Functional cure of hepatitis B
Chronic hepatitis B virus (HBV) infection affects 3.5% of the global population and causes nearly one million deaths every year. Currently available antiviral therapy suppresses viral replication and reduces the risk of progression to liver cirrhosis and hepatocellular carcinoma. However, treatment rarely leads to the loss of the HBV surface antigen (or “functional cure”), a condition associated with improved clinical outcomes and the potential for finite treatment duration. Recent improvements in the understanding of HBV biology have allowed for the development of a number of novel treatment candidates with a high potential for functional cure. These promising developments may constitute an important step towards the elimination of viral hepatitis as a global health problem.
Gilles Wandeler, Bern University Hospital, Switzerland
Gilles Wandeler is an infectious diseases physician at Bern University Hospital, and a senior researcher at the Institute of Social and Preventive Medicine, University of Bern. He obtained a master’s degree in Public Health at the London School of Hygiene and Tropical Medicine and started his research career within the framework of the Swiss HIV Cohort Study. He leads numerous projects on HIV and viral hepatitis infections and recently obtained a Professorship from the Swiss National Science Foundation to study HBV functional cure in sub-Saharan Africa and Europe.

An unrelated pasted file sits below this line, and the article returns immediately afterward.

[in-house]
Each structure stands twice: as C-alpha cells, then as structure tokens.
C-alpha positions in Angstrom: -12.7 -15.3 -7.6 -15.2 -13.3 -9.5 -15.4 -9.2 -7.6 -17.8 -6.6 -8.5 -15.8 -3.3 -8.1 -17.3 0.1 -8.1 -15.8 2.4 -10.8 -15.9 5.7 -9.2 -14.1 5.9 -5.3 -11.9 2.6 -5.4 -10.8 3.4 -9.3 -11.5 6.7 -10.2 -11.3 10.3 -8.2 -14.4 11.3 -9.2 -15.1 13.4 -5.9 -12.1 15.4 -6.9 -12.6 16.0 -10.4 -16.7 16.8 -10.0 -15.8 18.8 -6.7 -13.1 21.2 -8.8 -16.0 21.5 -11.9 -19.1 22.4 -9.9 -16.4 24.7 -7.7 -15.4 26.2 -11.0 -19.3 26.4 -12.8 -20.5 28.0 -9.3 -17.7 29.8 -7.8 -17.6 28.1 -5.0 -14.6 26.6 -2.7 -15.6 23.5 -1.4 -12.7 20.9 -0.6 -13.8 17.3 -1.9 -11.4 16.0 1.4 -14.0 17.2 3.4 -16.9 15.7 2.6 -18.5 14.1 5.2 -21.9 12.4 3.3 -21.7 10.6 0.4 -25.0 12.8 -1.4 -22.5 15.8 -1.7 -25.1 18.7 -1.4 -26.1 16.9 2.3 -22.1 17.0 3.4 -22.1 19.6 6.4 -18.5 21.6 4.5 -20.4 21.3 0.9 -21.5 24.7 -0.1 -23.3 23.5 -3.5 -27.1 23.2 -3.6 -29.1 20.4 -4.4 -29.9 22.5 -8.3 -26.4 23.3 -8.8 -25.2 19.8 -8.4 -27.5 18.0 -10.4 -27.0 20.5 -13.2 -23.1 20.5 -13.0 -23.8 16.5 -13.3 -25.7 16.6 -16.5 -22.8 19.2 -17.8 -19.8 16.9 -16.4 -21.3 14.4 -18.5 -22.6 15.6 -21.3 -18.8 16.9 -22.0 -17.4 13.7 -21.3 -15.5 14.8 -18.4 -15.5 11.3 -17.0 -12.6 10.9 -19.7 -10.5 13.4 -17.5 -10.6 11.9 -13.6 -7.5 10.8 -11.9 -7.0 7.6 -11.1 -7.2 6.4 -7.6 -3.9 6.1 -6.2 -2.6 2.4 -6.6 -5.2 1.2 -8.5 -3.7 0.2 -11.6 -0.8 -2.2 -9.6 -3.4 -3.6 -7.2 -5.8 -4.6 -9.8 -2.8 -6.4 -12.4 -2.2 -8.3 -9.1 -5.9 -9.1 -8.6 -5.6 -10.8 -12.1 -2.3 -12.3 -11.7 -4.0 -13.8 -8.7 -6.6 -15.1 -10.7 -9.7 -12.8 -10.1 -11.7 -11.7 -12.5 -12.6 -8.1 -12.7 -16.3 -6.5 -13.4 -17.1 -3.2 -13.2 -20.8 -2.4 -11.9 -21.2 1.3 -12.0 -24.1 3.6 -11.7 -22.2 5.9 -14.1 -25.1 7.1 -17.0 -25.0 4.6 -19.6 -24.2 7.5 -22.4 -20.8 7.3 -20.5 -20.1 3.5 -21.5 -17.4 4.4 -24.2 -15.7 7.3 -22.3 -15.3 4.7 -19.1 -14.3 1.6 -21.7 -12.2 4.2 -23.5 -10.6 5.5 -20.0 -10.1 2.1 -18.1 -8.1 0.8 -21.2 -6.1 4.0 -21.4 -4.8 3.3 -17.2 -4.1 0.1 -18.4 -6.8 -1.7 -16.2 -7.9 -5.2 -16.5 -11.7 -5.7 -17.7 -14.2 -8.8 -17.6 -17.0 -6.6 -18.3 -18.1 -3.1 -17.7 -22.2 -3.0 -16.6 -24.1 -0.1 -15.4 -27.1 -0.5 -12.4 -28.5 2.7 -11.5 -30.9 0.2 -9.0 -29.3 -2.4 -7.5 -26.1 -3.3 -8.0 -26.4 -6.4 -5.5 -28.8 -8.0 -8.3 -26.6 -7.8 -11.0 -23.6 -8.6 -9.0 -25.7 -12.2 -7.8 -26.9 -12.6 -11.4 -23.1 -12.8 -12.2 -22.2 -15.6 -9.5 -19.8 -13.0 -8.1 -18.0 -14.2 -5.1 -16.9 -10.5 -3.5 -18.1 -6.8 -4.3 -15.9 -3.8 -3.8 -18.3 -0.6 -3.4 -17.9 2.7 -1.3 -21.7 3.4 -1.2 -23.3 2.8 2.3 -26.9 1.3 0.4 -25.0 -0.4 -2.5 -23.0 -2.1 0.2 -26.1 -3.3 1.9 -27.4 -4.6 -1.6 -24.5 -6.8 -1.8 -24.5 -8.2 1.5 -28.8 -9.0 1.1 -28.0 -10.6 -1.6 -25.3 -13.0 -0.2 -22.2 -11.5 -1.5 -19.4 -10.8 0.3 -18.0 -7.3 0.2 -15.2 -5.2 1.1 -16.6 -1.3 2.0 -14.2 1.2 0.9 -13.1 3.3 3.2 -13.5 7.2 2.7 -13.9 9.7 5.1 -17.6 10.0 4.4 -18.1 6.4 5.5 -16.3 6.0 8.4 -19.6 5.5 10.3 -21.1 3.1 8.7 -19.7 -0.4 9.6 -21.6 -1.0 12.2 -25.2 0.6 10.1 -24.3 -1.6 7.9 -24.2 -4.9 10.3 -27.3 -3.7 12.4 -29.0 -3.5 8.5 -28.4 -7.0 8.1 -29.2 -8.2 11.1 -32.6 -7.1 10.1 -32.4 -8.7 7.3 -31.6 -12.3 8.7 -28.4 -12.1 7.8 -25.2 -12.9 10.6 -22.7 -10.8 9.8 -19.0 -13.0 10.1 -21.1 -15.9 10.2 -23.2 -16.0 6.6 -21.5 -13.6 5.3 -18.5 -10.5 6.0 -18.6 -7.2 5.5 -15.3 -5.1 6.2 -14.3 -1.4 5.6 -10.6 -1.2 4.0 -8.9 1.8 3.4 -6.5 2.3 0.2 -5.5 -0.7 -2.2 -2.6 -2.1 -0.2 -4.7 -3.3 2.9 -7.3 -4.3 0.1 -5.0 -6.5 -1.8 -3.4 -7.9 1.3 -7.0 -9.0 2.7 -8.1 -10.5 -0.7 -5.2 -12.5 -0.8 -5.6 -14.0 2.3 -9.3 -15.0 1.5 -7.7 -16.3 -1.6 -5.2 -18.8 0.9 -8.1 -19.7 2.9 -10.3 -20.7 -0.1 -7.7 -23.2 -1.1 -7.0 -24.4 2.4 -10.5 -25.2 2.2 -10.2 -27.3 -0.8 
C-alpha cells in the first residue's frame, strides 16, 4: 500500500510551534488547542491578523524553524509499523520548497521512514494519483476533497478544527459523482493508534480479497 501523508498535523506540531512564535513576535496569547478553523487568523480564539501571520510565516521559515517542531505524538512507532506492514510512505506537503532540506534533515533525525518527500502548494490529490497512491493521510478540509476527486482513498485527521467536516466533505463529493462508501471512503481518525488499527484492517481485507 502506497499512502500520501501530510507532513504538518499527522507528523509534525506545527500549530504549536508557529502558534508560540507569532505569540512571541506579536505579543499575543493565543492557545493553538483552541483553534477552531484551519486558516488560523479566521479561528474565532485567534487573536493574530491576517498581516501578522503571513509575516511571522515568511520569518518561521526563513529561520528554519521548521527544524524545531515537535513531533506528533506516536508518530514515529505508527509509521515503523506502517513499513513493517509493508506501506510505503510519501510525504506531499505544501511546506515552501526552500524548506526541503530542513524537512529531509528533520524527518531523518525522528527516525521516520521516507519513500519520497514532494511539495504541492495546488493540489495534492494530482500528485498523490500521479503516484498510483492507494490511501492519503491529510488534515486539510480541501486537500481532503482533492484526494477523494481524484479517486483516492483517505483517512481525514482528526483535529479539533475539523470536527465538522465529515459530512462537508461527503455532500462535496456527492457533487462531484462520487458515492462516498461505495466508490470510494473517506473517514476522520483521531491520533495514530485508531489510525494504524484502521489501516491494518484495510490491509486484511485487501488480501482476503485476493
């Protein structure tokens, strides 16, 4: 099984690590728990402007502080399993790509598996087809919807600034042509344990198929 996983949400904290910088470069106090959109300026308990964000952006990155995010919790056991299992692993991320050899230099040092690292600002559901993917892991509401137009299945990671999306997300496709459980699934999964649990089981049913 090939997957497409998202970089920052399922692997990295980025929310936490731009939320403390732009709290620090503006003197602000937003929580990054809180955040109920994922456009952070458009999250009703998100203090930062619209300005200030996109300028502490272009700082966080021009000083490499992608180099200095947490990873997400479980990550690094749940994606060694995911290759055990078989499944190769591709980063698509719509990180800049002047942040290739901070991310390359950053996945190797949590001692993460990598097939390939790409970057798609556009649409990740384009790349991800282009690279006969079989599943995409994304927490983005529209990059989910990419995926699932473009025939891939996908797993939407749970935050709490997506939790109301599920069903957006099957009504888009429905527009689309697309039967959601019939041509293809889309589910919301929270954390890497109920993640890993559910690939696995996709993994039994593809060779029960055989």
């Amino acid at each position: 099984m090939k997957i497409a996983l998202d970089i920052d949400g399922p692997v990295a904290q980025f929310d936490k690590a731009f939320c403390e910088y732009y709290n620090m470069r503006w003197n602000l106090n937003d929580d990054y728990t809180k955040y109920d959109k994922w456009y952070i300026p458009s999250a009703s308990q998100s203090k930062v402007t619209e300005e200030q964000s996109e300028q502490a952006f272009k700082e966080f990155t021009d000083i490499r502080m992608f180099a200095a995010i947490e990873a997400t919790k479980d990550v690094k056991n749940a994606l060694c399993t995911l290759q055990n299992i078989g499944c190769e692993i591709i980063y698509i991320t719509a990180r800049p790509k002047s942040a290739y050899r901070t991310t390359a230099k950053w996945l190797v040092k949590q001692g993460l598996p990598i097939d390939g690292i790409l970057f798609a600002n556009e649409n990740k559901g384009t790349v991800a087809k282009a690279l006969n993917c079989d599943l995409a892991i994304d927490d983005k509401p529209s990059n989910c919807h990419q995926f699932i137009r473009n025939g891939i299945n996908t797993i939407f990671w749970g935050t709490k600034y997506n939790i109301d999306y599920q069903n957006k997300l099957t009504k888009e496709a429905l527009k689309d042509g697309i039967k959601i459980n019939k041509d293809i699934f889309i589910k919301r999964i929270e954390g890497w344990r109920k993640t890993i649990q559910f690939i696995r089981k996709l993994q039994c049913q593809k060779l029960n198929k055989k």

He is a member of the Scientific Board of the Swiss HIV Cohort Study and the Chairman of the Steering Committee of EuroSIDA. He teaches at the Universities of Bern, Basel, Bordeaux and Barcelona.